Last year in the UK, lawyers came under scrutiny from the Government. The line, simplistically, was that Legal Aid lawyers were too expensive and too inefficient. Politics of course thrives on such simplistic arguments. While there may be some kind of truth in some such statements, the arguments are too easy to promulgate and will often shape public opinion before more considered and accurate voices are heard; if they are heard at all.
This year it is the turn of doctors in the UK and the same tactics are being deployed. The UK National Health Service is, according to our Government, too expensive and too inefficient.
In both situations the people at the heart of these disputes, the lawyers and doctors, have taken unprecedented industrial action. Court cases had to be cancelled and now some hospital patients must wait for their operations. Lawyers and doctors on strike is a virtually unheard of phenomenon and while there is public support for the doctors (and there was for the lawyers too) vested interests in the media and in pressure groups have been given an easy platform to show their lack of respect for the difference between evidence, assertion and opinion.
By taking on lawyers and doctors it seems to me that our politicians want more than ever to vigorously assert their strength over institutional power, but only if the institutions cost the Treasury money (so legal aid lawyers and NHS doctors are fair game).
In contrast, compare the approach taken with banking institutions; institutions, note, that generate income for the Treasury. While there has been much huffing and puffing about nasty bankers, in reality politicians have done very little to tackle behaviours that caused the banking crisis of 2008.
I don’t think politics has changed in my life time, but tactically the game feels different; it seems harsher and more high stakes.
I cannot speak for lawyers or doctors, but I know a little about the legal profession and it worries me a lot that lawyers find it hard to fight by the new rules of the game.
Lawyers were saved to a point (or is it just a “stay”) not because they won the argument last year, but because the Minister changed and the new Justice Secretary now seems to have a different agenda. Until that point the arguments presented by the lawyers were thoughtful, accurate and fair. It was also the case that the arguments were a little more self-interested than was wise and were prosaic, complicated and lacked penetration.
A Government that can take on lawyers and seem to care less about the accuracy of their own arguments, or a Government that can inflame doctors enough that they strike, is also a Government that will contemplate dismantling any institutions that cost the Treasury money whatever their worth, importance or history.
A very wise man I worked with a few years ago told me that before any business is sold, executives motivated to sell and cash-in will seek to do the following things:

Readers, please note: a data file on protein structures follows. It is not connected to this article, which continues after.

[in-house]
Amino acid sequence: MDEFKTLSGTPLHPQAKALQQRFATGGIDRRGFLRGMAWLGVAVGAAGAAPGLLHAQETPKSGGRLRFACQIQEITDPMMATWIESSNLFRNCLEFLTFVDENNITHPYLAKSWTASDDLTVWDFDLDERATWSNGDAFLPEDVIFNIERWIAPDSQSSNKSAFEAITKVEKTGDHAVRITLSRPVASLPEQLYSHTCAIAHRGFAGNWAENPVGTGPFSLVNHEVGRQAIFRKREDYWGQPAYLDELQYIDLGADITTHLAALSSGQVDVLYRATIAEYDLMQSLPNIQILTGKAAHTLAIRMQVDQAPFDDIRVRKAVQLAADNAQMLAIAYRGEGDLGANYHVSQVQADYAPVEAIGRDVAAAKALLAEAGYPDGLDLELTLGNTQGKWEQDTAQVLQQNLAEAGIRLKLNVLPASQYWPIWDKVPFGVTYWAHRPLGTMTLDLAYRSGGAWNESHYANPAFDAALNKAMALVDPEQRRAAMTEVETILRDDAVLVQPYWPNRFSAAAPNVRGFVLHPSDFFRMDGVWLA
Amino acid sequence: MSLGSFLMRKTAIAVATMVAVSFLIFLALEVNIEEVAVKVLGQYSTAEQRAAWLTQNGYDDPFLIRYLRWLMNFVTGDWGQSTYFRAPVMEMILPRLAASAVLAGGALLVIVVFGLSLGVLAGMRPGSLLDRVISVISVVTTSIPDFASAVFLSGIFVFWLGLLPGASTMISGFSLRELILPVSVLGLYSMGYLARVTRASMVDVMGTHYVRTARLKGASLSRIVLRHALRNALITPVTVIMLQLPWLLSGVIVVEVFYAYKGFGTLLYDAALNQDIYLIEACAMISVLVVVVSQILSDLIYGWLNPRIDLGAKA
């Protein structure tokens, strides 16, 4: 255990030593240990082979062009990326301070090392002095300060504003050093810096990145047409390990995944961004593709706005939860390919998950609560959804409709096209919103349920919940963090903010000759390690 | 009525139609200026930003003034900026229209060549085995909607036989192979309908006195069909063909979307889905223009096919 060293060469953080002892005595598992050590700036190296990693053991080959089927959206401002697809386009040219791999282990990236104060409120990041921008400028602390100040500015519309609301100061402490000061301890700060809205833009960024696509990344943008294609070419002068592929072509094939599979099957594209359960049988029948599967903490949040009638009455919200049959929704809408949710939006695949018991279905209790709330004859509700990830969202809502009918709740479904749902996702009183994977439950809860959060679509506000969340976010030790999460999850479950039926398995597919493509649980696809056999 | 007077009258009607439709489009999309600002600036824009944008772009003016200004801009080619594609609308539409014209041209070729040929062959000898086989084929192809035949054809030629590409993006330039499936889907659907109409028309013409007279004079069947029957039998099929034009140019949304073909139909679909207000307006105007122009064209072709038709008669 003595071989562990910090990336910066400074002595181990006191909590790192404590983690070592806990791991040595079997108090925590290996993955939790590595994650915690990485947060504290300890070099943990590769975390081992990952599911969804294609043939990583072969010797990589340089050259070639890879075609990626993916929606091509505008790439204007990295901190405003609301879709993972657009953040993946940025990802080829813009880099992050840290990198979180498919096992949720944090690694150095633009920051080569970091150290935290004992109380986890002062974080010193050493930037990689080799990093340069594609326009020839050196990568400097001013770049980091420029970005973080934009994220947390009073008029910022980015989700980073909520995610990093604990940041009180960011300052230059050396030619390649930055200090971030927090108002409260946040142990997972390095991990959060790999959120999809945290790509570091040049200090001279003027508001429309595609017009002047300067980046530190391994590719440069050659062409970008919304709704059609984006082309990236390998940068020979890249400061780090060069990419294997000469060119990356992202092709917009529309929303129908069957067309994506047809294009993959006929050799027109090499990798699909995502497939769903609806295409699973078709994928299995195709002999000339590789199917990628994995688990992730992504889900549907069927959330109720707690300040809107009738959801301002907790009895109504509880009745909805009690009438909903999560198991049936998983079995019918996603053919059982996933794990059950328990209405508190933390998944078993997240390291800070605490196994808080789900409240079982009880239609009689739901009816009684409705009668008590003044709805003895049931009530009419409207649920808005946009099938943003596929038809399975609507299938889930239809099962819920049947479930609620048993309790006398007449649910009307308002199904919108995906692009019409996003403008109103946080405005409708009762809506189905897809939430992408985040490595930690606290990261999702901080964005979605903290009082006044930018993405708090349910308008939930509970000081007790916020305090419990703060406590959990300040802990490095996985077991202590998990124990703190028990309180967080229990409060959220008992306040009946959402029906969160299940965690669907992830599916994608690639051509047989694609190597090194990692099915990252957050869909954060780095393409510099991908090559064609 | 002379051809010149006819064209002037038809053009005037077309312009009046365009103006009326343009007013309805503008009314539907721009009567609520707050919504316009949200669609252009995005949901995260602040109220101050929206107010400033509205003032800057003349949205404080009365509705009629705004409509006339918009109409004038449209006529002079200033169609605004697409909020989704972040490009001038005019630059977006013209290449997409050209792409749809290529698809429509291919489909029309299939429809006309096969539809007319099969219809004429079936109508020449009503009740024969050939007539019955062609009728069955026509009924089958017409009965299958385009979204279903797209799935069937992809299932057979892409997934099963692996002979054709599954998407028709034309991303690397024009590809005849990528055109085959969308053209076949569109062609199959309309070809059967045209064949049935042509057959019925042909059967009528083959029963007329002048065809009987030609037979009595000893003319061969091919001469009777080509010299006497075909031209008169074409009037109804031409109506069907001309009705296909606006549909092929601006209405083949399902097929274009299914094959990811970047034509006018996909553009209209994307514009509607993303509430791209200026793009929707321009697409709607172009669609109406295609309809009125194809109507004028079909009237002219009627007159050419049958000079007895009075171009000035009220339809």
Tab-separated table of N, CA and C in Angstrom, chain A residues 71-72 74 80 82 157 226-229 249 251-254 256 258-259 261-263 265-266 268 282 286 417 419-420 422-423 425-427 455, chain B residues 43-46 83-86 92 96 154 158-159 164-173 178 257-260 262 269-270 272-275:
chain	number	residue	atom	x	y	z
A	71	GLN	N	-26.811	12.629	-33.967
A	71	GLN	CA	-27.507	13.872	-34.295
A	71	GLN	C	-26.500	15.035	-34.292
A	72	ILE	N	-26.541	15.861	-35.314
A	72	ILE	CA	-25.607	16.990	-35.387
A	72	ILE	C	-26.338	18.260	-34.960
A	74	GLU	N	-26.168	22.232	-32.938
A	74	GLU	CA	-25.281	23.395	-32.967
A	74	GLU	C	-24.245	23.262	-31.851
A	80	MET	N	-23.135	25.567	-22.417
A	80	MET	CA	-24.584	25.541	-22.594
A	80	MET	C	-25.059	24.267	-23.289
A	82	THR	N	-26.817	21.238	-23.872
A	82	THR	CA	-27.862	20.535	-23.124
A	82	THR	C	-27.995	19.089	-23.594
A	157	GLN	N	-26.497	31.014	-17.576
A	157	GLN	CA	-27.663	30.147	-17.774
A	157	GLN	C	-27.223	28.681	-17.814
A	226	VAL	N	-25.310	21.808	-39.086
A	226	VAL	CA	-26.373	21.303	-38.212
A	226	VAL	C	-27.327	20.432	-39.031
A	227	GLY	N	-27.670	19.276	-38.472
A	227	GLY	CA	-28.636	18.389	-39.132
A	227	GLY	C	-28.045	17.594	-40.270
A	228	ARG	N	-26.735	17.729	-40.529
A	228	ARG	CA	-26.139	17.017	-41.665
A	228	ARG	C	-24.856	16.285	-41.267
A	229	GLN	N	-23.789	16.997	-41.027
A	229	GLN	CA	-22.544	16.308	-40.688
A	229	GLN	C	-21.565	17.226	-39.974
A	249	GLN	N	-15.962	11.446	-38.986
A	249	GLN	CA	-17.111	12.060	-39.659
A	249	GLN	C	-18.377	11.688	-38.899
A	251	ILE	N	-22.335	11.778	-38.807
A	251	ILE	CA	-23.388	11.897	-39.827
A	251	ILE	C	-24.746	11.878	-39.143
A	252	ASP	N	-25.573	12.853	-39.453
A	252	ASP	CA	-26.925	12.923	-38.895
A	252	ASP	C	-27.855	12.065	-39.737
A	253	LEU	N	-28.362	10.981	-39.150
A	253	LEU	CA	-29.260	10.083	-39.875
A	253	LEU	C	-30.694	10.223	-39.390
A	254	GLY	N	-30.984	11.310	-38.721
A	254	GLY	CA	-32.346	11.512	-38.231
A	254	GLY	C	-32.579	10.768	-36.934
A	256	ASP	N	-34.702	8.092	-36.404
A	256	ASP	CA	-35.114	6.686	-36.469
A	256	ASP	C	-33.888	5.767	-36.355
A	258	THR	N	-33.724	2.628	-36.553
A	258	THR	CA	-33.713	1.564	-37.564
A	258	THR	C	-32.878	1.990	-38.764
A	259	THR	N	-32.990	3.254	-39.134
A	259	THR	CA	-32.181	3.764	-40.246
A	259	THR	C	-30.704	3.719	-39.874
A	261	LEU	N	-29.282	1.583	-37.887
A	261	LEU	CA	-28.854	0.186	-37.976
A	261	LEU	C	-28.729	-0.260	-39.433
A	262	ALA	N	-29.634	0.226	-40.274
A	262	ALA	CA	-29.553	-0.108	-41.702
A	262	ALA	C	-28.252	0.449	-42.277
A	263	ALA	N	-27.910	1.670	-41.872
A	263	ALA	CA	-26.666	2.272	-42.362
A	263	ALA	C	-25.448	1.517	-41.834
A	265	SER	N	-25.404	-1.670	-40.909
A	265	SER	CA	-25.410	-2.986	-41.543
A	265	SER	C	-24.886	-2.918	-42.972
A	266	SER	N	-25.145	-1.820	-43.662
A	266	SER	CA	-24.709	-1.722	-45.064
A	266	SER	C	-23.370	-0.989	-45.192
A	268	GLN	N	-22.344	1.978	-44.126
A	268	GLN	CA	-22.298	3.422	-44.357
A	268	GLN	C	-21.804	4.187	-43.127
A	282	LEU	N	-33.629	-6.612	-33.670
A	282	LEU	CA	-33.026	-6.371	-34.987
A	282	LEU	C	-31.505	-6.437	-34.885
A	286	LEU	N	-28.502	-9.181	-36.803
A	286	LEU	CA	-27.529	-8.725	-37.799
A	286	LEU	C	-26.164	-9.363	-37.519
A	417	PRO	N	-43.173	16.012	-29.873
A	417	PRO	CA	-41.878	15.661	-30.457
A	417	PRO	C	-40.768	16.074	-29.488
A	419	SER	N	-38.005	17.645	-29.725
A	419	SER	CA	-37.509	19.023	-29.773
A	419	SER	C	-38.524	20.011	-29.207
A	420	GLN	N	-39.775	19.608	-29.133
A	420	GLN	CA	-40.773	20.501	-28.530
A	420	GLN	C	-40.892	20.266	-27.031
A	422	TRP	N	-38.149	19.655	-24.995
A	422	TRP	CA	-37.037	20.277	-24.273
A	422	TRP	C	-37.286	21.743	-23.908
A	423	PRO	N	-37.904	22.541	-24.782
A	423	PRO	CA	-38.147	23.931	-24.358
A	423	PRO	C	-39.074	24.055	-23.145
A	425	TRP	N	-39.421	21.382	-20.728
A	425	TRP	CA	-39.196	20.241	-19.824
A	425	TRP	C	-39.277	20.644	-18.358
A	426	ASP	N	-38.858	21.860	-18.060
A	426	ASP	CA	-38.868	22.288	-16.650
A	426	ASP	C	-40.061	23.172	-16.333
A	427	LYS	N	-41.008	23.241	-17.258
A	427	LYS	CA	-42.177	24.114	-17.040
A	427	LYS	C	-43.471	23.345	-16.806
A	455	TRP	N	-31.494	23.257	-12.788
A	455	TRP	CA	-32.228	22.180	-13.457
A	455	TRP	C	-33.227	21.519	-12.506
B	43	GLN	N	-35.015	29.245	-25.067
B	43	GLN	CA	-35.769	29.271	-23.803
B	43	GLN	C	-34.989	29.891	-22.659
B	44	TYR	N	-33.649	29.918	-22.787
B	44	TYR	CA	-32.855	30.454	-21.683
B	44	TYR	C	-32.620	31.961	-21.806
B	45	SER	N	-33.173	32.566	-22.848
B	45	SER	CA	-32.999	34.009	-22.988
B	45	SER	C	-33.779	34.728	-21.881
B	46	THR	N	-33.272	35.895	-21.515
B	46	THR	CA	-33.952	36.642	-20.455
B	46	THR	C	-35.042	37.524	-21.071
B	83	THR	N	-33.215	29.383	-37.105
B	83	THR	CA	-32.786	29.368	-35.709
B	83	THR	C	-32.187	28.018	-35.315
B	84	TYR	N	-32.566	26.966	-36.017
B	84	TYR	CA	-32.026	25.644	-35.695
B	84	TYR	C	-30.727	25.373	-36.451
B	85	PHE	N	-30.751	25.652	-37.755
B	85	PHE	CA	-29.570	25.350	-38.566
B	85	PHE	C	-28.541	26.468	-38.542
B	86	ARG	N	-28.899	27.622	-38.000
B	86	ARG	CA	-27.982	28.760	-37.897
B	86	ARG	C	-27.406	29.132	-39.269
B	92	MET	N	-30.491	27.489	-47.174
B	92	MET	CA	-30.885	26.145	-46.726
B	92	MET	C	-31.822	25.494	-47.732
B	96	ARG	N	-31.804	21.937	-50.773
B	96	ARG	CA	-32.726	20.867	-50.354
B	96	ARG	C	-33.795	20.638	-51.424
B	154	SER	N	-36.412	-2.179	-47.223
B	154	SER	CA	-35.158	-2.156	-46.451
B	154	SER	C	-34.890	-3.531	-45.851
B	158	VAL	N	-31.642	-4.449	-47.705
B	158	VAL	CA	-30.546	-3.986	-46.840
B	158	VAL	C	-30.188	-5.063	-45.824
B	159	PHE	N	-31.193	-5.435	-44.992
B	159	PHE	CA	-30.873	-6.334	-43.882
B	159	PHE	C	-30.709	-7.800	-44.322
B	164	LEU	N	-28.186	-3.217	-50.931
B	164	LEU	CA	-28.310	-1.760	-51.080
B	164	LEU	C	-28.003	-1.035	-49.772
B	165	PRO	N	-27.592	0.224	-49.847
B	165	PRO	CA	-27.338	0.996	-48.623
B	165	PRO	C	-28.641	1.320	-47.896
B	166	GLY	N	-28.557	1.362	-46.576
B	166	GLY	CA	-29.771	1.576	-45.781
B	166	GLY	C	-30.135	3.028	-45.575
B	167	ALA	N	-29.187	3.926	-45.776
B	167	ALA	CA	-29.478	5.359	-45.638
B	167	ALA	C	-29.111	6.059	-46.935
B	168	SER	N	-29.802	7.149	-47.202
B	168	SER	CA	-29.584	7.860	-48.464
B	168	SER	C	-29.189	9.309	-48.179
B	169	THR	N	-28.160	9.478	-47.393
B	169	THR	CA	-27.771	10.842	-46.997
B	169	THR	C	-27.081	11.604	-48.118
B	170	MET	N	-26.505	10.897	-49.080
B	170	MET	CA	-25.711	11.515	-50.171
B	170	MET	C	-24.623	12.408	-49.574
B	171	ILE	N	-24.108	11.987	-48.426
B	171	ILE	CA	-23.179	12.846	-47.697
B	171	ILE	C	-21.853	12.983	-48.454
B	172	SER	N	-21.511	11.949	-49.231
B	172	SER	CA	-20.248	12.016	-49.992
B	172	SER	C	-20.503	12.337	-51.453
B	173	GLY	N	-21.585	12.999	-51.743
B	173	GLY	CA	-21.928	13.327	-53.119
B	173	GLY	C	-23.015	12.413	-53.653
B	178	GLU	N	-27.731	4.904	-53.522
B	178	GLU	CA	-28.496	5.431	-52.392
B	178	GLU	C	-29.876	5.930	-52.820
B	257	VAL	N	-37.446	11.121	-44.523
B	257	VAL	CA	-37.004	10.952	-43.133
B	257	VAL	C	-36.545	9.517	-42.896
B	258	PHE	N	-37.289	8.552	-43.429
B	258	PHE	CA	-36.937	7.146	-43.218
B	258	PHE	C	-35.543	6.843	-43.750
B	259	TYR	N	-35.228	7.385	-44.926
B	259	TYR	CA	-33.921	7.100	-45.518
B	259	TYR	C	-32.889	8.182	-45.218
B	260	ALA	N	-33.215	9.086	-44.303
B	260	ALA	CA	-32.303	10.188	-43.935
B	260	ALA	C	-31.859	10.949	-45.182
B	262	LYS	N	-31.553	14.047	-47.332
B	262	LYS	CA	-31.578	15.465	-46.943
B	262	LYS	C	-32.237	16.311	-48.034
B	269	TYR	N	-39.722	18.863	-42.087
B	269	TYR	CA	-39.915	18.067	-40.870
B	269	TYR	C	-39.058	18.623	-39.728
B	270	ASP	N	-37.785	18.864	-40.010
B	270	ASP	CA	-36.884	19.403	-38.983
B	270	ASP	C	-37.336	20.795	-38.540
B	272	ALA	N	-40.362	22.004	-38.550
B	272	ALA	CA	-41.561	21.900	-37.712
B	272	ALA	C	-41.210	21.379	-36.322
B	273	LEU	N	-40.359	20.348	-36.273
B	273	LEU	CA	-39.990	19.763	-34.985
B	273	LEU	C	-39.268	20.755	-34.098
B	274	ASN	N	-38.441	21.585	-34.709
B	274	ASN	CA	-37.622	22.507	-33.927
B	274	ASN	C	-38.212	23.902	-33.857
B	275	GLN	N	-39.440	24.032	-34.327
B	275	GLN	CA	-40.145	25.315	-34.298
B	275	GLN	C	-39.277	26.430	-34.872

- Outsource back office functions to break internal networks, create distracting agendas and to weaken resistance to change.
- Fail to invest in infrastructure so that success depends hugely on goodwill and improvised workarounds
- Then load up individuals with attritional levels of work to sap goodwill and show the pointlessness of the workarounds.
At this point any business will be vulnerable and the need to sell or merge becomes a self-fulfilling strategy that will have support (or acquiescence) from most people involved, including those previously opposed.
I do not think I am either paranoid or a purveyor of conspiracy theories, but it seems possible to me that the Government has tested lawyers and doctors in exactly the same way.
The key strategic challenge therefore for lawyers and doctors is to recognise the rules of the fight and “get with the programme”.
At this moment in time the doctors’ representative body (The British Medical Association) seems better organised than the Law Society and Bar Council representing the lawyers. All, however, are not yet as strong as they need to be.
To be stronger I am convinced that they must work on five linked themes:
- Demonstrate a representative voice that understands the rules of the fight and is not compromised by institutional politeness, complex governance and multiple agendas.
- Ensure there is an engaged profession that feels represented rather than patronised and sees action on its behalf rather than hears there might be stuff happening behind closed doors.
- Create a communication machine that is constantly and proactively setting the tone of voice for the debates and providing verifiable and factually accurate impact stories. Criticisms should not be offensive, rude or unkind, but must be put firmly and boundaries should be set.
- Develop a strategy that looks more like a business plan than an advertising slogan. What can be achieved over, say, three years? Why is it important? How will it be achieved? And, crucially, what happens first?
- Demonstrate a willingness to be the author of change and not just a resistor to change proposed by others. Everything can be improved and nothing is so perfect that it is beyond criticism. A profession that is self-aware is a more credible defender and a more authentic challenger.
The Law Society is still in the fight, but is ill-equipped to survive further attack. The Law Society does not come close to inhabiting my five themes. It is crucial for the legal profession to have a representative body that is emboldened and energised by its purpose, not confused and weighed down by its own complexity and a misplaced faith in old rules played out in past fights.
Even more importantly and frankly fundamentally, we all need our lawyers and doctors to be capable of fighting hard; not to always win especially against good argument supported by good evidence, but because if lawyers and doctors cannot fight their corner and hold the Government to account, how the hell can we?